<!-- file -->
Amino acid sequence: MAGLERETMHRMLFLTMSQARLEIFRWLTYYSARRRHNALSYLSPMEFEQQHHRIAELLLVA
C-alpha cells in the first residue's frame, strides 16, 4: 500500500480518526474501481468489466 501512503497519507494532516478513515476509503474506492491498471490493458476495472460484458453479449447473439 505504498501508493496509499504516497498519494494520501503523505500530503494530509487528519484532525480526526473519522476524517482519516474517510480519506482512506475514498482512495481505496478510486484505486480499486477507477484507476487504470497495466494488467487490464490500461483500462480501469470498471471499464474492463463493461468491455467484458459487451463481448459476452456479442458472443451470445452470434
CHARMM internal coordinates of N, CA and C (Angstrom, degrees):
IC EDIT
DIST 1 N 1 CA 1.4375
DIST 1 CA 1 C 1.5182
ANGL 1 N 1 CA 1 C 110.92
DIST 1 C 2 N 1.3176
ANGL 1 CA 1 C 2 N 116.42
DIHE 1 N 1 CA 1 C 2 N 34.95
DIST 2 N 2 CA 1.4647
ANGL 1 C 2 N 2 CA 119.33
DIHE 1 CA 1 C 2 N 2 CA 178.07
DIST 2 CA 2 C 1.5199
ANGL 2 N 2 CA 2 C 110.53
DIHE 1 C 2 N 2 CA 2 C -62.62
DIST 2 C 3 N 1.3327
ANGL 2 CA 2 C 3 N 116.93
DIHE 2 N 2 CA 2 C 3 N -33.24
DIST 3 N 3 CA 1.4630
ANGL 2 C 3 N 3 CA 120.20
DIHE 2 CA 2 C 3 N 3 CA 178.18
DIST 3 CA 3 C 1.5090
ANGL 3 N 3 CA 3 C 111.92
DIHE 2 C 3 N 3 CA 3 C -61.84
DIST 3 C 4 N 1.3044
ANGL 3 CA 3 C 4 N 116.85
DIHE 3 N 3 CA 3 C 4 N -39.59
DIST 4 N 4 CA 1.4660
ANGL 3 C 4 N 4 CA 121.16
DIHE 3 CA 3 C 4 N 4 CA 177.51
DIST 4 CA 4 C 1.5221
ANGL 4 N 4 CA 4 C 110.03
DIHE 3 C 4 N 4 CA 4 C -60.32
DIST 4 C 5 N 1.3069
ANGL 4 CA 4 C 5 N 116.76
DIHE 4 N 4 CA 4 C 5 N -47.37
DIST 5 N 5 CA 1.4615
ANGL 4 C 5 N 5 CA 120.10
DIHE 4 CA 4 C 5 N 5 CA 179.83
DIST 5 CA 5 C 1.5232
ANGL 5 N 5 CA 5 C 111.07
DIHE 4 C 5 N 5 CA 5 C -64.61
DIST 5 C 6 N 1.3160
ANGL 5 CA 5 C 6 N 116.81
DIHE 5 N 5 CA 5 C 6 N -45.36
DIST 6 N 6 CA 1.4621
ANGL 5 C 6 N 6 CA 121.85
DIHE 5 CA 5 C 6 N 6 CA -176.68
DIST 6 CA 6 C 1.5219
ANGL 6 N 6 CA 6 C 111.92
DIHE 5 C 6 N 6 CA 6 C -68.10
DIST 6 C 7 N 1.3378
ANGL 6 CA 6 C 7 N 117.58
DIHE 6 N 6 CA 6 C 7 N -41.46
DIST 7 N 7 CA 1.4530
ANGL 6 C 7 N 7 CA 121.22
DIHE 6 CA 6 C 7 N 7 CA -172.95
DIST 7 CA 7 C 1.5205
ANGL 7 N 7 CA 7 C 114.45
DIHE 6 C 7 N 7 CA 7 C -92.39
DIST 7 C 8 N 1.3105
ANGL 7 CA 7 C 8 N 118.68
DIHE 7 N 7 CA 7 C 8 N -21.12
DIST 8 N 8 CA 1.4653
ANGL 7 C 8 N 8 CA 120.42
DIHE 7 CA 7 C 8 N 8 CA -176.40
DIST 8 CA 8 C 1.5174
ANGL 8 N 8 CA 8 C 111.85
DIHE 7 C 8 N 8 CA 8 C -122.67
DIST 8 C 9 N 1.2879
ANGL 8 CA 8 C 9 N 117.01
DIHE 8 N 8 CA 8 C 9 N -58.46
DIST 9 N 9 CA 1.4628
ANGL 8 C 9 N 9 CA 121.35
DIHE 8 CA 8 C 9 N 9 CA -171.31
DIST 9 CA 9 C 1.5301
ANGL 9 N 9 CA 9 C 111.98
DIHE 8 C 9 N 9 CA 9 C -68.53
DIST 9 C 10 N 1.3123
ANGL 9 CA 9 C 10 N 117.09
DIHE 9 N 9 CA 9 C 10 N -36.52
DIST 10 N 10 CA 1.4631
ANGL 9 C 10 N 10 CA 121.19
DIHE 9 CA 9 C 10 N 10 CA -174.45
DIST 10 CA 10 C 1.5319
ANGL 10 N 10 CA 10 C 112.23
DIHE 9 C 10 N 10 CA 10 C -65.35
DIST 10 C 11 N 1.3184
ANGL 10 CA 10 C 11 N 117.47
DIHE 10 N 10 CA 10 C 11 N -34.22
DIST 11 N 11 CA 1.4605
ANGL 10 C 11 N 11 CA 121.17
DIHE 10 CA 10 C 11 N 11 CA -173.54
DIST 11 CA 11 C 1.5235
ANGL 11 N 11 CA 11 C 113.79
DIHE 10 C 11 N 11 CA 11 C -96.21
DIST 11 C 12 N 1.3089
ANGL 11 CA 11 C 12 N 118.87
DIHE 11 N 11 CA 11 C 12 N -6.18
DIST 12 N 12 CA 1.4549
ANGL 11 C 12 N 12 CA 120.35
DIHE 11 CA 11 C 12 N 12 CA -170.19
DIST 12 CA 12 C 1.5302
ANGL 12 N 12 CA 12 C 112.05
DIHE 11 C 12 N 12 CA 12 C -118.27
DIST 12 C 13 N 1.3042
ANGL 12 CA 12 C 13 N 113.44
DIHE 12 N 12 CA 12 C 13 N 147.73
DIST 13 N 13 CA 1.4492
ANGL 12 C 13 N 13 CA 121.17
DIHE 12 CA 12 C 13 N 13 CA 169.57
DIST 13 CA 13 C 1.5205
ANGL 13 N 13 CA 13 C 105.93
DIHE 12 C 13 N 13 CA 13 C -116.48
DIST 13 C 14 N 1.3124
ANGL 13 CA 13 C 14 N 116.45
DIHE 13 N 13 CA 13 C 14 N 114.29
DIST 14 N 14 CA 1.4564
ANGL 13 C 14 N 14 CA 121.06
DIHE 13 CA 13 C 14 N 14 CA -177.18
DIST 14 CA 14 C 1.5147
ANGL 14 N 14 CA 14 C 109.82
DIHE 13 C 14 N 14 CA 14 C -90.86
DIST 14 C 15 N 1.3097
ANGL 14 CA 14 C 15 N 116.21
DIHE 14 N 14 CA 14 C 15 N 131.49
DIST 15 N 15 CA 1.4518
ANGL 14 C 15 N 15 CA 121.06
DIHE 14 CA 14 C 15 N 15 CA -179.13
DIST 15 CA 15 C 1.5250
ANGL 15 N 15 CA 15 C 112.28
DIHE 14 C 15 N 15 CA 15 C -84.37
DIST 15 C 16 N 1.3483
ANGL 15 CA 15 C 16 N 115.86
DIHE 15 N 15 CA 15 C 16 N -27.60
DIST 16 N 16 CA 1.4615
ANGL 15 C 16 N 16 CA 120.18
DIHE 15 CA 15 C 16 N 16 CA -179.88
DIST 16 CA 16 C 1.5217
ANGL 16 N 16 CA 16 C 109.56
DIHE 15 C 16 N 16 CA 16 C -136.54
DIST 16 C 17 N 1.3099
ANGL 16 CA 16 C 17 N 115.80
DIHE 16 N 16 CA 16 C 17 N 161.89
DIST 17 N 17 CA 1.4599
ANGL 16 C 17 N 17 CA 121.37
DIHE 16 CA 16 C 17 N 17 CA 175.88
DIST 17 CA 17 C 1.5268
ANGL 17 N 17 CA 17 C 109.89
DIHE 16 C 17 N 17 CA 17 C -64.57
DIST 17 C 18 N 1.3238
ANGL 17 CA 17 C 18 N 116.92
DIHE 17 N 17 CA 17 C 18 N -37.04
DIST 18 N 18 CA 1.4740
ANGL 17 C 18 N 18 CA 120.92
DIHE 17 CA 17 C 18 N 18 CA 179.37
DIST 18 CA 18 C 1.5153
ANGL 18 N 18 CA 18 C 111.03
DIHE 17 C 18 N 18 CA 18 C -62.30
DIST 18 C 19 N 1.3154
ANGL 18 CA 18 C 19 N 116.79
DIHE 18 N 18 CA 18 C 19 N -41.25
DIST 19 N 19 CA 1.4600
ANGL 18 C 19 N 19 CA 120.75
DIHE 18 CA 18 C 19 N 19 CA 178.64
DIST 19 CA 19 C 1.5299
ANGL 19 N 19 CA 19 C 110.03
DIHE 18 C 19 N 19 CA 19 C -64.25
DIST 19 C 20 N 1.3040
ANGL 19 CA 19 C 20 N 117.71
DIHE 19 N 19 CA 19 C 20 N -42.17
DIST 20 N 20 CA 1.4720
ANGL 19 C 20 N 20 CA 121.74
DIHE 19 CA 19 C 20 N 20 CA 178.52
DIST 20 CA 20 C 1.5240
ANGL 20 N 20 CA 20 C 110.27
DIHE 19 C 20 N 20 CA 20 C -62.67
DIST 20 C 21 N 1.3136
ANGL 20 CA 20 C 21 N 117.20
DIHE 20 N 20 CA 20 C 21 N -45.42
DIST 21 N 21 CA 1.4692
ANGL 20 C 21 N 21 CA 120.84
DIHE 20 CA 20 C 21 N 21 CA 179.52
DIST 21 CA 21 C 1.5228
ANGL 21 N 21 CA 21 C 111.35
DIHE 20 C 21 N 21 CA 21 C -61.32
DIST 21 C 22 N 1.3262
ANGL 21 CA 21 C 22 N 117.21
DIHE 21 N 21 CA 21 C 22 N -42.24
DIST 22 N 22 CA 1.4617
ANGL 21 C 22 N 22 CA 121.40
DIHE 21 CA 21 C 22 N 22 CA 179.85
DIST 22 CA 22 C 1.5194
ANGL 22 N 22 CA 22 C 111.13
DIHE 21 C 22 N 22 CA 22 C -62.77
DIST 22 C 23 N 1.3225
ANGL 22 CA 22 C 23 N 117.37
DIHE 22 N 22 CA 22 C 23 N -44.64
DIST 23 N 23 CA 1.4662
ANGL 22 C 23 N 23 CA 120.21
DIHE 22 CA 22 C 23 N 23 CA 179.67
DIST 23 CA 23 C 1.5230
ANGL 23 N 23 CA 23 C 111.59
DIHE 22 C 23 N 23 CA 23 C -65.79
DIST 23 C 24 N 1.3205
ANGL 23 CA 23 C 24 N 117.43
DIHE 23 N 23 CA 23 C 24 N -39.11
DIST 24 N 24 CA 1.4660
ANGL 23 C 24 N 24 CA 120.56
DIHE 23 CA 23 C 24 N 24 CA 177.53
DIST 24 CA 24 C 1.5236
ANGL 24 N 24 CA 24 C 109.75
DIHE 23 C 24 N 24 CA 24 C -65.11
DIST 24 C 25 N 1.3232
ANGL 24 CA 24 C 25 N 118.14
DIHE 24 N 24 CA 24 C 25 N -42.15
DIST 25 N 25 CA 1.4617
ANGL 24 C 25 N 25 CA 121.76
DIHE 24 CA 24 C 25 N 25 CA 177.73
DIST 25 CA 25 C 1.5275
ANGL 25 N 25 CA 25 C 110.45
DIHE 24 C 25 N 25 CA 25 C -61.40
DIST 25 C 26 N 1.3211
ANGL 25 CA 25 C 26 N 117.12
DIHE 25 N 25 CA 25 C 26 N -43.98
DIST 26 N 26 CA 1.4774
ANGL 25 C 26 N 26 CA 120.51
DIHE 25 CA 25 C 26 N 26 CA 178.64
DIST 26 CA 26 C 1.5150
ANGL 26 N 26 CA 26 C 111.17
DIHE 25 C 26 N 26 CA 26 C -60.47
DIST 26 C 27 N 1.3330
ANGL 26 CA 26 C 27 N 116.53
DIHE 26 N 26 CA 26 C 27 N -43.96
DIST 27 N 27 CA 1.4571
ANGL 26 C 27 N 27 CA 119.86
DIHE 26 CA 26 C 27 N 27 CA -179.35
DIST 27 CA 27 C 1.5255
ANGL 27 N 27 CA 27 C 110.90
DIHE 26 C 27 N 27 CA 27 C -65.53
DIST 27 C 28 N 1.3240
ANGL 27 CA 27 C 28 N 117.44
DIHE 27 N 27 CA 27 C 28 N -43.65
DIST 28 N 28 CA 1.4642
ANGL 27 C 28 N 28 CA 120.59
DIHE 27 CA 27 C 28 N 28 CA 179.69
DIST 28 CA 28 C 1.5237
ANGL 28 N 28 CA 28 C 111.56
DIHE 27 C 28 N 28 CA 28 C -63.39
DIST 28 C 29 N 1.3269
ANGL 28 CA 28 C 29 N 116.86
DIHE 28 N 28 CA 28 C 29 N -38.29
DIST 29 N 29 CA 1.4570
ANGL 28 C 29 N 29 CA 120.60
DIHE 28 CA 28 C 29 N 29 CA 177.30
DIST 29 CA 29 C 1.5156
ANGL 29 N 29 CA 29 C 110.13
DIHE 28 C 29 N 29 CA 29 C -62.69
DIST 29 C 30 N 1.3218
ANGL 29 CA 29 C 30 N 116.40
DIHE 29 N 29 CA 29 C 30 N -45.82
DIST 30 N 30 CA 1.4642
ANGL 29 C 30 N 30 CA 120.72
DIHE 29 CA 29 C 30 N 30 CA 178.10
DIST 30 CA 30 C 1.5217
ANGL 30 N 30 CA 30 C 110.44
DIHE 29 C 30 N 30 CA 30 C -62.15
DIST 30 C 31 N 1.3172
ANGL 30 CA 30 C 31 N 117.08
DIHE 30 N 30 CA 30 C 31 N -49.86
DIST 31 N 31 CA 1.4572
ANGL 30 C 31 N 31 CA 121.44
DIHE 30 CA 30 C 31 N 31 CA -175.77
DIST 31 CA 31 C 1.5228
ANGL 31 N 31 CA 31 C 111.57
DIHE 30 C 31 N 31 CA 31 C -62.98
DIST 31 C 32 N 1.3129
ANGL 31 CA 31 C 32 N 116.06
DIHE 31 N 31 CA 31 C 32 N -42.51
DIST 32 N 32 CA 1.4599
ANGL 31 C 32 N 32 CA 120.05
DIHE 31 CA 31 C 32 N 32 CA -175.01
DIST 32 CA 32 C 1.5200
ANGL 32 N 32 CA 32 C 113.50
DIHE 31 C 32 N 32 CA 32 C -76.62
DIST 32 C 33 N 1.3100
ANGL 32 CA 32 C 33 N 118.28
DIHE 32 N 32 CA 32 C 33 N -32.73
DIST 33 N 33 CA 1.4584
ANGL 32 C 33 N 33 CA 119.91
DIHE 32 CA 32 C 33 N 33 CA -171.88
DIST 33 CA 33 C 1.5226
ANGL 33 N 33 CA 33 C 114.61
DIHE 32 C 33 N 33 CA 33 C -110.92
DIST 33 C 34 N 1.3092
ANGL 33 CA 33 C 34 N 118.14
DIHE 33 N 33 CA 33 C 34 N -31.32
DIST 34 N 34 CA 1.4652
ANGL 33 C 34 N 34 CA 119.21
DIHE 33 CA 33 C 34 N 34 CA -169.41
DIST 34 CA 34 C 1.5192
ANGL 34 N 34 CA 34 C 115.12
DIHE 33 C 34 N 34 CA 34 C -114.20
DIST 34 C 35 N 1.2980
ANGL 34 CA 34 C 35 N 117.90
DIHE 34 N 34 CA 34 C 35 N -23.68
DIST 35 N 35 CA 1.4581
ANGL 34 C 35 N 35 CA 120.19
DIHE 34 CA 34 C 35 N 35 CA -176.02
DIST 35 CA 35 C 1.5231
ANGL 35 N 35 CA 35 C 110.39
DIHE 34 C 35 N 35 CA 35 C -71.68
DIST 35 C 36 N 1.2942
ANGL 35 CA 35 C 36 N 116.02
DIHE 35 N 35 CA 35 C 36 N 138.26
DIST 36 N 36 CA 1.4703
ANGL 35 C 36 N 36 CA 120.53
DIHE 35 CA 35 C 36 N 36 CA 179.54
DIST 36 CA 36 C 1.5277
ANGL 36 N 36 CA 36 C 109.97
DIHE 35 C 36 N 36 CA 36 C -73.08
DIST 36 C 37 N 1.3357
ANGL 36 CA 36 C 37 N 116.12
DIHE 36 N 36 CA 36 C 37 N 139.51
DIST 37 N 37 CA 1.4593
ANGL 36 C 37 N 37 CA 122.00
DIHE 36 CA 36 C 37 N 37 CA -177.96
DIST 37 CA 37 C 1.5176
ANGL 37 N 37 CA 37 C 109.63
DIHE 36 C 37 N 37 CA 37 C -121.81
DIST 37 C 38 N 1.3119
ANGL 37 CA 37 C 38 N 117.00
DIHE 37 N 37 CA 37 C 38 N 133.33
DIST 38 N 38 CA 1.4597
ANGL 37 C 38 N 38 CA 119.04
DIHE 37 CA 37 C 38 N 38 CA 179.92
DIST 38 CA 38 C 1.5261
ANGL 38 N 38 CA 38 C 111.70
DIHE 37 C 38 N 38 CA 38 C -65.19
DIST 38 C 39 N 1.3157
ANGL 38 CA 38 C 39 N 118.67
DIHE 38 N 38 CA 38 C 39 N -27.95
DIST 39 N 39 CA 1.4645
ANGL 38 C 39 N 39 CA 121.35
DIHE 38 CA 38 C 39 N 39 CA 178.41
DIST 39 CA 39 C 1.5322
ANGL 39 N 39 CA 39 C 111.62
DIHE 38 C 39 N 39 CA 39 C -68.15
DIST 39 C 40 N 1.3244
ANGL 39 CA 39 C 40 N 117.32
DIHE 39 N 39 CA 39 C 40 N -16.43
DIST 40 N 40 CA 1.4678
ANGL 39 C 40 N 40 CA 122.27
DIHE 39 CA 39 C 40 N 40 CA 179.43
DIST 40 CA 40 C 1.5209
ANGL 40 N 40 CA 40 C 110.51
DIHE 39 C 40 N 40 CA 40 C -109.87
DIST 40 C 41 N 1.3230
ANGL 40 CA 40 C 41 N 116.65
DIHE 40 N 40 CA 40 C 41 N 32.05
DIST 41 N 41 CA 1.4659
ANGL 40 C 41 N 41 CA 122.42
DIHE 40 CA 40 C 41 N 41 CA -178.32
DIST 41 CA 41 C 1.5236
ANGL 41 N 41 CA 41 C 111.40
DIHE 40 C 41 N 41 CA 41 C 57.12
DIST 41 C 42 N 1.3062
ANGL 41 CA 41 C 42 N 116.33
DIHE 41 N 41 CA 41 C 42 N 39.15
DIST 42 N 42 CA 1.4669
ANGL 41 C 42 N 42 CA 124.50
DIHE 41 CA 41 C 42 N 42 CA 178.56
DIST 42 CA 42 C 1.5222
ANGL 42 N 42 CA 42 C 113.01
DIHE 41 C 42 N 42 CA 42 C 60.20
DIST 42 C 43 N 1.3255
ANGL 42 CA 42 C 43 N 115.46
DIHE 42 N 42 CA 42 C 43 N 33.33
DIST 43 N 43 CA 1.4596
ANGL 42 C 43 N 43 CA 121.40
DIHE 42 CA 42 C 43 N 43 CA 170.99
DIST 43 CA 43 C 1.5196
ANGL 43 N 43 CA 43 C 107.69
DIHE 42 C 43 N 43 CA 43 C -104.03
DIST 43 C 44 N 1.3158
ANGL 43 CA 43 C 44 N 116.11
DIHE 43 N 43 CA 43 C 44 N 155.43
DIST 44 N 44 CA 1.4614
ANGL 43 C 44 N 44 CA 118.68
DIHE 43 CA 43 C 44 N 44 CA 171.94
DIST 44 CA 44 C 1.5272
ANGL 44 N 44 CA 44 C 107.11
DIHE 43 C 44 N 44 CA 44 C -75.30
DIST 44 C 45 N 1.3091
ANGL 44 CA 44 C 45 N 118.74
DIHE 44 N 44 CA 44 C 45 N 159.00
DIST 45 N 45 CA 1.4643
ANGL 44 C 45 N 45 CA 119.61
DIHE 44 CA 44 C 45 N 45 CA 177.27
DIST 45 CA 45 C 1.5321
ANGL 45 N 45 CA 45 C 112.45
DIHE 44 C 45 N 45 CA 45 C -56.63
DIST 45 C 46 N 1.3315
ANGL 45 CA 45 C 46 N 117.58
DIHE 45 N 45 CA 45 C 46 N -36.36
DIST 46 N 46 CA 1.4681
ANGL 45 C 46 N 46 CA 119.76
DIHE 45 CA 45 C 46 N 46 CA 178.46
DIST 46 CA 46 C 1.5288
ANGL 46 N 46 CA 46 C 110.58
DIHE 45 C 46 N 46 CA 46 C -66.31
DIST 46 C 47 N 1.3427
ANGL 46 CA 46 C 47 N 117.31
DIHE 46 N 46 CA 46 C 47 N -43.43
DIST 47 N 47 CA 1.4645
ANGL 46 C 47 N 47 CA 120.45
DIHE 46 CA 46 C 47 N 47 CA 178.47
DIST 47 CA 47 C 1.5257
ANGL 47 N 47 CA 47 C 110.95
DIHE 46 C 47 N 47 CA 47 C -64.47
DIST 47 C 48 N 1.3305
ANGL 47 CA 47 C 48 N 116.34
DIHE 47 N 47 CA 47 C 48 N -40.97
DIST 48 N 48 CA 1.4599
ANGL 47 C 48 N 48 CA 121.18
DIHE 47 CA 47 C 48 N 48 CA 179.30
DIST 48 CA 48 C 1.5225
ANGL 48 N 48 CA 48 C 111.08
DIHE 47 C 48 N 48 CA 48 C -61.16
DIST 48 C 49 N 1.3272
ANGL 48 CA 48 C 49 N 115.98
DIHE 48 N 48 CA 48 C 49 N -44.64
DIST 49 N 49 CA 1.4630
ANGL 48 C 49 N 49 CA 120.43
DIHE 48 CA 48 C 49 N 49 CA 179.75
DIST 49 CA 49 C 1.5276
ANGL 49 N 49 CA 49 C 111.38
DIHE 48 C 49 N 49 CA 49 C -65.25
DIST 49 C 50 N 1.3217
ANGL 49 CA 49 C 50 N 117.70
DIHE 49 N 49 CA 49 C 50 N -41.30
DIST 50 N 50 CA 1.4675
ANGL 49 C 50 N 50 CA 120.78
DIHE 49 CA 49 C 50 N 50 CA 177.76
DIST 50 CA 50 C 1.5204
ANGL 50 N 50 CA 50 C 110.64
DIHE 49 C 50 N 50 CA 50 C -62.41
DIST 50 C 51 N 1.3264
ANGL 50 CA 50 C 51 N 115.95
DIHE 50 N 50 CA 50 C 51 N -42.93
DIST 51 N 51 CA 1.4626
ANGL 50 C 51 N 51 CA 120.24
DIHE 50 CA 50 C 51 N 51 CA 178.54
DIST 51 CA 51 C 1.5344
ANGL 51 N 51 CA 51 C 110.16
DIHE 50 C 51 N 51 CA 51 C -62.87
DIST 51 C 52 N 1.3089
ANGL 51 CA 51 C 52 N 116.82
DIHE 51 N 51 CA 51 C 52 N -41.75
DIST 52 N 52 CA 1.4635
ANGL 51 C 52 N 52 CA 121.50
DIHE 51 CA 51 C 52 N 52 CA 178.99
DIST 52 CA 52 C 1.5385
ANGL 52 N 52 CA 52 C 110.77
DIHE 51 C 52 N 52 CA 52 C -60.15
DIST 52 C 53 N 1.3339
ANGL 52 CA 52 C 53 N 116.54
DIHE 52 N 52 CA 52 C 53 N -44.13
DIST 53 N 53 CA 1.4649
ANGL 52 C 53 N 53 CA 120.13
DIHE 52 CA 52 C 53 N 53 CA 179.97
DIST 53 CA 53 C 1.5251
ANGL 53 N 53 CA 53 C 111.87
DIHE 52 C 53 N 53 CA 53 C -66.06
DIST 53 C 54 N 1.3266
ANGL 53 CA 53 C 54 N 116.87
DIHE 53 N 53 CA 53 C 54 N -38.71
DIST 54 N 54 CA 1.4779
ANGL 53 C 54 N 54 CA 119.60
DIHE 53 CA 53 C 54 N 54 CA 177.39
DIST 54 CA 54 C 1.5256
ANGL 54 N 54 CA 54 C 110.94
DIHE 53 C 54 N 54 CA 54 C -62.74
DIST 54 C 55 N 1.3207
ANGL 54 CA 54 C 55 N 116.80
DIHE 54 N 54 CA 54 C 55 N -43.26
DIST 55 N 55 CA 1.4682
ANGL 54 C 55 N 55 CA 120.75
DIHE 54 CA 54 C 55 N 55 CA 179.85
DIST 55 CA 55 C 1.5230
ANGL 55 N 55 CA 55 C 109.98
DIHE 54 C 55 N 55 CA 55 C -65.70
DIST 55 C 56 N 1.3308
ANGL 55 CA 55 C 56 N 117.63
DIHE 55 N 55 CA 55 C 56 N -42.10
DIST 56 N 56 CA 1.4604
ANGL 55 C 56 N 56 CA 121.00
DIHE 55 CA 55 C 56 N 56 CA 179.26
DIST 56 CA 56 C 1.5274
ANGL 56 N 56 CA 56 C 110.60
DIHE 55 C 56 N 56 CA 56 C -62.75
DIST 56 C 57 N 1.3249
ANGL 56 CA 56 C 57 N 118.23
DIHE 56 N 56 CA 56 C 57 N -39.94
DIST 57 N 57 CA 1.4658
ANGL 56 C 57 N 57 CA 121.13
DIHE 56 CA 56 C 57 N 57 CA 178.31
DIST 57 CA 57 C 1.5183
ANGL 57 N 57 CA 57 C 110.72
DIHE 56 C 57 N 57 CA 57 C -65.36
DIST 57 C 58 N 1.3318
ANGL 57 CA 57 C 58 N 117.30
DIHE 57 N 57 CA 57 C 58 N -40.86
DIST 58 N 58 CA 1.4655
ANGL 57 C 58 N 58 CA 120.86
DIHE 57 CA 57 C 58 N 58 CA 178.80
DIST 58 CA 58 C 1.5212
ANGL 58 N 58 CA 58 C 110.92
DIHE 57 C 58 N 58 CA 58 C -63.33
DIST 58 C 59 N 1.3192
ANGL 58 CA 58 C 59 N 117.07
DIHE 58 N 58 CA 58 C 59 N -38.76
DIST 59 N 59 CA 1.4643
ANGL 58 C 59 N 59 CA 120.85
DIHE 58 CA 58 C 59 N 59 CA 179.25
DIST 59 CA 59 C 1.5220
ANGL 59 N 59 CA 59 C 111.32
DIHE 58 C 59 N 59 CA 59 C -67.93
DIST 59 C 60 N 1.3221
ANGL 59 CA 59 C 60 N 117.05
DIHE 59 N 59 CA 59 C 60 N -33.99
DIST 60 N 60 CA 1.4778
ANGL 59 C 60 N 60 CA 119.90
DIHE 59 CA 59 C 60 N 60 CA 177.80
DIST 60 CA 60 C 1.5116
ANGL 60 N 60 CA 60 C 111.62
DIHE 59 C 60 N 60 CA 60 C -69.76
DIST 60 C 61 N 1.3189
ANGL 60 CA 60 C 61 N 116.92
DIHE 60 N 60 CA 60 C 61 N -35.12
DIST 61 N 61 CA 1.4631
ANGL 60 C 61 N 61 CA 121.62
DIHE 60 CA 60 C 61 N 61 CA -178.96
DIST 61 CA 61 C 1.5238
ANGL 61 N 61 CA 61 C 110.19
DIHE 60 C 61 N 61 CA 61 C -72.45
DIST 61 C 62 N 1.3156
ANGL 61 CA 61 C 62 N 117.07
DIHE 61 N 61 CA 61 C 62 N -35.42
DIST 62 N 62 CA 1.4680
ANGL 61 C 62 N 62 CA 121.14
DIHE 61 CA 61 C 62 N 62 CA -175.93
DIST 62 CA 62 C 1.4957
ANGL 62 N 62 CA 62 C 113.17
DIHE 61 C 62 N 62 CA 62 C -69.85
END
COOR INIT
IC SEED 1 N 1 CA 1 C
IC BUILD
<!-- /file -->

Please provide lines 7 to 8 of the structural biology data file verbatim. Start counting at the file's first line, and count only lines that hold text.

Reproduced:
ANGL 1 N 1 CA 1 C 110.92
DIST 1 C 2 N 1.3176